Truman Capote’s Last Write: A Fake Non-Fiction Masterpiece

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Filed under: Literary Hoaxes

Reprinted from 1992 by Longform.org, here’s the fascinating unraveling of Truman Capote’s mysterious and clearly fake “non-fiction account of an American crime”.


Hoax: Secrets That Truman Capote Took to the Grave
by Peter and Leni Gillman
Sunday Times Magazine
June, 1992

Uncovering the real story behind a supposedly true account.

Truman Capote

Joe Fox was astounded. On his desk, this late autumn day in 1979, was a manuscript bearing the name of Truman Capote. Two months before, Capote had promised Fox a “surprise,” but Fox had been unimpressed: as Capote’s long-suffering editor at the New York publishing company, Random House, he had grown weary of his endless promises. Now Capote had delivered a manuscript to rank with his masterpiece, In Cold Blood.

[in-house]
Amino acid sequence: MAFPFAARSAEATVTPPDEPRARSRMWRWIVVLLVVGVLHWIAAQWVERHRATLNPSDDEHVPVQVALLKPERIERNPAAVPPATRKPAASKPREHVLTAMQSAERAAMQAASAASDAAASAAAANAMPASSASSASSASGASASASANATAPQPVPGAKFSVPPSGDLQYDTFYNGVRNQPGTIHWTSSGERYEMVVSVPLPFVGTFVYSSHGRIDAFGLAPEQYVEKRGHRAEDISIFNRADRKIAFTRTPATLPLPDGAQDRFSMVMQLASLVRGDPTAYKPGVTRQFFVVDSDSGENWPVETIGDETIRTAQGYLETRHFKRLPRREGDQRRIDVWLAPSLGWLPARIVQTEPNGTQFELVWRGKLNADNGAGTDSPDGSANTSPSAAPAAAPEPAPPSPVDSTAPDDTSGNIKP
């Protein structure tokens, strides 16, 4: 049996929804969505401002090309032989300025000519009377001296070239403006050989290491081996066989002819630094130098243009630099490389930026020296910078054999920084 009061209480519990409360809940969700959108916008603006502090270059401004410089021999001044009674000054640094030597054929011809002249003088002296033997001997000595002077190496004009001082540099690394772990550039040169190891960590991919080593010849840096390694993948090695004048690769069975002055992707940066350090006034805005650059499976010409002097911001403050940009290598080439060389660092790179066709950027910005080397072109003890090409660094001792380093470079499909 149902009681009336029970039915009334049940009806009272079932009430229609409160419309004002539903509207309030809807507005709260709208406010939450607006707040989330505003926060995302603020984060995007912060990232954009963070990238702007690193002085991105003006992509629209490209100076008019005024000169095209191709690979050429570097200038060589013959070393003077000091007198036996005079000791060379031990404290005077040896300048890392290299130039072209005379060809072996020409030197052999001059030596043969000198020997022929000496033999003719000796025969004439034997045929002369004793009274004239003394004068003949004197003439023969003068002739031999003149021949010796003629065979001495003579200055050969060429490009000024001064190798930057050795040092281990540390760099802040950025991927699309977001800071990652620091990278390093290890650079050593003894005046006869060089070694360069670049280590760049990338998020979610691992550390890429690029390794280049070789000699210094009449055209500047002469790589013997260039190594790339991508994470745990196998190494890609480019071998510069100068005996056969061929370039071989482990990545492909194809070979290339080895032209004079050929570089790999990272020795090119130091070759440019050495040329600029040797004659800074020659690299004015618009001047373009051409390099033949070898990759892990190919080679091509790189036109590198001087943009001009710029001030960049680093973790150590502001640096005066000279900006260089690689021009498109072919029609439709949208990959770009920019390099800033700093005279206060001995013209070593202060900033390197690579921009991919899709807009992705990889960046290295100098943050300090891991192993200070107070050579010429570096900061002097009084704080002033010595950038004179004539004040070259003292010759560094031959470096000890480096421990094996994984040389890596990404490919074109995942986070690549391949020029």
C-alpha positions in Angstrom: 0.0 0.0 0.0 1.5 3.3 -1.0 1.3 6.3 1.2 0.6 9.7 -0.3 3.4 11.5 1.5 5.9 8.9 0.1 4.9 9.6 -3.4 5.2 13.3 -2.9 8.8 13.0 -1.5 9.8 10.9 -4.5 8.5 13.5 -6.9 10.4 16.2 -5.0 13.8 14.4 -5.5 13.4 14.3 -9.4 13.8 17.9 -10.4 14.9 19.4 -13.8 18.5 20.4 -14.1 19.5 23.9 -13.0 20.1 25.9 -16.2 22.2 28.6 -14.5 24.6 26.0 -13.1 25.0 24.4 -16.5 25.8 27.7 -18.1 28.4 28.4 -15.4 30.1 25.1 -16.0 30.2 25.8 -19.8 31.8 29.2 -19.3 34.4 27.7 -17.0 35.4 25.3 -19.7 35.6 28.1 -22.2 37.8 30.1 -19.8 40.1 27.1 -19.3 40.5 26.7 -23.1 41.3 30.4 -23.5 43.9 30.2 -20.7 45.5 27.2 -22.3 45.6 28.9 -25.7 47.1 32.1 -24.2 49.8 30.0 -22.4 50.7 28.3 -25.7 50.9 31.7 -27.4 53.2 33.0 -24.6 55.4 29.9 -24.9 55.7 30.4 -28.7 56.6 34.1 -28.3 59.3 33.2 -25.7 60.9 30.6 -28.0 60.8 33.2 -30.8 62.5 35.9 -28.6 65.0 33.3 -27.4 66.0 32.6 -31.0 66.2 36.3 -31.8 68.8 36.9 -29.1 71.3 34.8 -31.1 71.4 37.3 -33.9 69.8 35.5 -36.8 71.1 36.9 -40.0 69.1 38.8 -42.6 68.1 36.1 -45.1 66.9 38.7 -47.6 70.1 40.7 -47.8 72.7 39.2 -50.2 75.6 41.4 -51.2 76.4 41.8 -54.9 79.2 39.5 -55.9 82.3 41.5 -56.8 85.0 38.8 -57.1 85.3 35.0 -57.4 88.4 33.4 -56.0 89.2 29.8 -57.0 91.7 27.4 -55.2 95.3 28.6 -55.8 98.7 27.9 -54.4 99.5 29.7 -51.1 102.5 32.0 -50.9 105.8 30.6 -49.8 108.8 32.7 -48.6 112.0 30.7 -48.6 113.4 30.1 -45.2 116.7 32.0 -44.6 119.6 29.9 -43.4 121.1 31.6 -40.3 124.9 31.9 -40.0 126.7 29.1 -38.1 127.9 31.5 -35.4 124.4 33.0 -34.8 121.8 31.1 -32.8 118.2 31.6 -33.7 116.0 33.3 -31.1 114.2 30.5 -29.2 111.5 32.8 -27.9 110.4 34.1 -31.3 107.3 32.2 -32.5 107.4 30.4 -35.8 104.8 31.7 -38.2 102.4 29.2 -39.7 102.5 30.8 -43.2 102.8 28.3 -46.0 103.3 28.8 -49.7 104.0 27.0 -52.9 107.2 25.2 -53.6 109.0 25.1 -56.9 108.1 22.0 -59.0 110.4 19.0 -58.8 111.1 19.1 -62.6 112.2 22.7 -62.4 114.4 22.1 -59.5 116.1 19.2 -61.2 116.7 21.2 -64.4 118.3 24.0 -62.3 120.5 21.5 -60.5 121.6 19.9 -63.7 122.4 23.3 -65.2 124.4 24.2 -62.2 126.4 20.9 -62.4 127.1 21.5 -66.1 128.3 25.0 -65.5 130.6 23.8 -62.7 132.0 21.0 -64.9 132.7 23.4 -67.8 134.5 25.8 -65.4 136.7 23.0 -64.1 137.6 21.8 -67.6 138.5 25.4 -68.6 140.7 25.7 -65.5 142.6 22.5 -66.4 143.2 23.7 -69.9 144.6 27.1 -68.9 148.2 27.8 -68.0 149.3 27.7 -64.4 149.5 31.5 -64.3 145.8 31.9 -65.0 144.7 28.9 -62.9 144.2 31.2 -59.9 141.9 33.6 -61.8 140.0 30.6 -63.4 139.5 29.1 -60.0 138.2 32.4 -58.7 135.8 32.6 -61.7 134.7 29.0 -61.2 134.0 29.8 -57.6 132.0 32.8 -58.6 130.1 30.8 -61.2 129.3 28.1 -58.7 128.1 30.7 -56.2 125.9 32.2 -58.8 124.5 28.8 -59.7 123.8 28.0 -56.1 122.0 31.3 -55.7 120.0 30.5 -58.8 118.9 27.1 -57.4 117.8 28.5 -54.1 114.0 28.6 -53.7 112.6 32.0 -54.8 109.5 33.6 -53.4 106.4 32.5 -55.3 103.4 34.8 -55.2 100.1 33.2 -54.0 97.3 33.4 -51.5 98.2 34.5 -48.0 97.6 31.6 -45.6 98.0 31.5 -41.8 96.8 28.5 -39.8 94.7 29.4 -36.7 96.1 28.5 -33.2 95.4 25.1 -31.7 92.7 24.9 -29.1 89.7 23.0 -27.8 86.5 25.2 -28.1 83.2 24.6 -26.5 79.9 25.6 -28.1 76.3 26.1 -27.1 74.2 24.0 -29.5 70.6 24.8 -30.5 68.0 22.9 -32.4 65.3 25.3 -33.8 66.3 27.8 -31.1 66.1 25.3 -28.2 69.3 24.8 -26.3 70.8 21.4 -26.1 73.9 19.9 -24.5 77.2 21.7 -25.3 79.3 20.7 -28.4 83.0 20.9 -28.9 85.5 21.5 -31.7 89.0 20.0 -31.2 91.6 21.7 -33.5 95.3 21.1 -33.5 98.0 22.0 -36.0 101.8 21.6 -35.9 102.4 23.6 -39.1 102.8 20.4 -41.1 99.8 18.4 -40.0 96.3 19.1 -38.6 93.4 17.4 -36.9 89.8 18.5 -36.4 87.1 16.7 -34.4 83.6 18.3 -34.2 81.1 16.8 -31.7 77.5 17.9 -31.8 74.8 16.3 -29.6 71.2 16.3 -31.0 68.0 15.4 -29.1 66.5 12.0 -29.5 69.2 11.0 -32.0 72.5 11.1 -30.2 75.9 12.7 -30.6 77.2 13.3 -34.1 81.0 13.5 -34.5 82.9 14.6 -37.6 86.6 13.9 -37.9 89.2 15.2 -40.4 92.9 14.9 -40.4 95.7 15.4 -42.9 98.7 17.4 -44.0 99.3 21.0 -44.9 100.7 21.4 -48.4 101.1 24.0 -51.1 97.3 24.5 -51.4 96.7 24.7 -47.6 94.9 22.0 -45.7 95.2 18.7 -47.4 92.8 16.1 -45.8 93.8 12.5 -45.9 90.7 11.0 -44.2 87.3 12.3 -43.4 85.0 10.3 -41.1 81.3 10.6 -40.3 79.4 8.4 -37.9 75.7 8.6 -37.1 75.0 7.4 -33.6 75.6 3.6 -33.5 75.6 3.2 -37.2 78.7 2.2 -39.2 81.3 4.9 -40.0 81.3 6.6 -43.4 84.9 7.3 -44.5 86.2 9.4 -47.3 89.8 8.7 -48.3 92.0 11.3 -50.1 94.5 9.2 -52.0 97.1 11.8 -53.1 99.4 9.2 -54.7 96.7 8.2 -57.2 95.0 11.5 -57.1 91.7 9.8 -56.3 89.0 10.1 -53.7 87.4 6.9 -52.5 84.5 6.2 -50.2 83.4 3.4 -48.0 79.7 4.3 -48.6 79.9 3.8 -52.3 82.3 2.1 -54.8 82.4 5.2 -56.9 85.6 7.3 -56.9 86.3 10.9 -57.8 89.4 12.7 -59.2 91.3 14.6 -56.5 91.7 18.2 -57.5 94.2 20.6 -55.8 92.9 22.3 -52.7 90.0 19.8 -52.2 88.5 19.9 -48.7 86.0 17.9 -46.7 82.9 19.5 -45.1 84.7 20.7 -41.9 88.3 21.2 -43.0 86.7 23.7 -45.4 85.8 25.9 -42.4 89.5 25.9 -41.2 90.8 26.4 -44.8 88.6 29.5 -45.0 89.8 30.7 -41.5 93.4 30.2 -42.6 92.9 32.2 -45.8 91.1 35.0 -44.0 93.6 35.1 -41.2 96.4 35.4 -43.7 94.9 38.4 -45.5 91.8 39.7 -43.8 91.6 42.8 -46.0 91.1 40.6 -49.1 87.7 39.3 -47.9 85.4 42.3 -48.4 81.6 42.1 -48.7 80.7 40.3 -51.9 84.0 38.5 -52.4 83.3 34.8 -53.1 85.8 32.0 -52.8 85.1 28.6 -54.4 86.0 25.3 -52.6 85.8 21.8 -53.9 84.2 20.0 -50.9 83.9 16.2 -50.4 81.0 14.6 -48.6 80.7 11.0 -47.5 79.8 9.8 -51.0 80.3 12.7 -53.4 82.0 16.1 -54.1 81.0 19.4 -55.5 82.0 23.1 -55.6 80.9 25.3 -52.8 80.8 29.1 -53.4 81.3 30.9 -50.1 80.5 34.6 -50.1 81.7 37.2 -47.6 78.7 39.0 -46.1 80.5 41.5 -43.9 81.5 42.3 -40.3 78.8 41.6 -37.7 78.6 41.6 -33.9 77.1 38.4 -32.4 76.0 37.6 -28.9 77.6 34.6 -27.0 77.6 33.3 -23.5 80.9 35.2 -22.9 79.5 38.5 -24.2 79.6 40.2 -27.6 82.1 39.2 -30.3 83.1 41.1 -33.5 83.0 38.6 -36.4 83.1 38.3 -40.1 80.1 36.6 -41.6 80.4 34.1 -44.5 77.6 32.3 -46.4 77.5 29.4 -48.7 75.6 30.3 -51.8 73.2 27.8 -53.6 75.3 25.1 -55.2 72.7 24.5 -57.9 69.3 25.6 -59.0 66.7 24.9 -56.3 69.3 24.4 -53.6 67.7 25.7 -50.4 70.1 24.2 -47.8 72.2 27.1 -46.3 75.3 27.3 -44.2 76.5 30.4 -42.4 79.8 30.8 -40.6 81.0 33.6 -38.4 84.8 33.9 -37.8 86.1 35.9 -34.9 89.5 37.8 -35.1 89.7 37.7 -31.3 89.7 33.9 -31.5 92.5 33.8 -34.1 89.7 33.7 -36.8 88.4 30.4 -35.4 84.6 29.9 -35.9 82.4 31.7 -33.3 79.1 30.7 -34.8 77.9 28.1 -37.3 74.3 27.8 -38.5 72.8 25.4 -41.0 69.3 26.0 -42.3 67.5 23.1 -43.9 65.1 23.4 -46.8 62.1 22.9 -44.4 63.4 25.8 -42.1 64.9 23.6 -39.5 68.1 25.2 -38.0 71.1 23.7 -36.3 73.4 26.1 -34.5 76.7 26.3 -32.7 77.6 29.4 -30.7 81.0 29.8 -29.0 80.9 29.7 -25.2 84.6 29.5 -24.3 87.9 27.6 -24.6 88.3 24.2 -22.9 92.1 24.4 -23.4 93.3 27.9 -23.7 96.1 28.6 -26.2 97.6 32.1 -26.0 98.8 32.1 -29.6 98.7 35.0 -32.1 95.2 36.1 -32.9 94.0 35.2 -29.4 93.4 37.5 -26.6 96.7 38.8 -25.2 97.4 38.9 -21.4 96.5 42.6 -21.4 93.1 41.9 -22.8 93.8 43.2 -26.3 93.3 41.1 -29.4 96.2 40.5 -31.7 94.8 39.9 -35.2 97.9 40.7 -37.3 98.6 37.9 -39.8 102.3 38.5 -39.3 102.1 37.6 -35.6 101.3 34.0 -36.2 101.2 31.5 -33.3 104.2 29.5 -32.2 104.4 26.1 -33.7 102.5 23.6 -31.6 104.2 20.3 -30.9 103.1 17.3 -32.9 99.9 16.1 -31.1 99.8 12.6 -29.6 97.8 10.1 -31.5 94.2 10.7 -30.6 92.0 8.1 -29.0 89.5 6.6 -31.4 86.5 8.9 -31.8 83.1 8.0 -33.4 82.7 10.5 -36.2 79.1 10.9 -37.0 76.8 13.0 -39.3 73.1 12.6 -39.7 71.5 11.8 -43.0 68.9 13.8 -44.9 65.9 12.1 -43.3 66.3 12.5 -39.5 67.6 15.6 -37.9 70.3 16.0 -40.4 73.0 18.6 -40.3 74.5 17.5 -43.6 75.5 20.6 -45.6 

Published 13 years before, Capote’s true-life account of the murder of a ranching family in Kansas had brought him literary acclaim, with status and royalties to march. Yet Capote had written nothing to match it since. He had supposedly been working on a novel, Answered Prayers, but for more than a decade Fox had watched deadlines come and go with nothing from Capote but a series of excuses.

The gossip-mongers of the literary world were proclaiming that Capote was burnt out, his sources of inspiration dissipated by alcohol and cocaine. Now Capote had confounded them all by delivering a sequel to In Cold Blood. He called it Hand-Carved Coffins, adding the potent subtitle: “A non-fiction account of an American crime.”

Read the whole story here.


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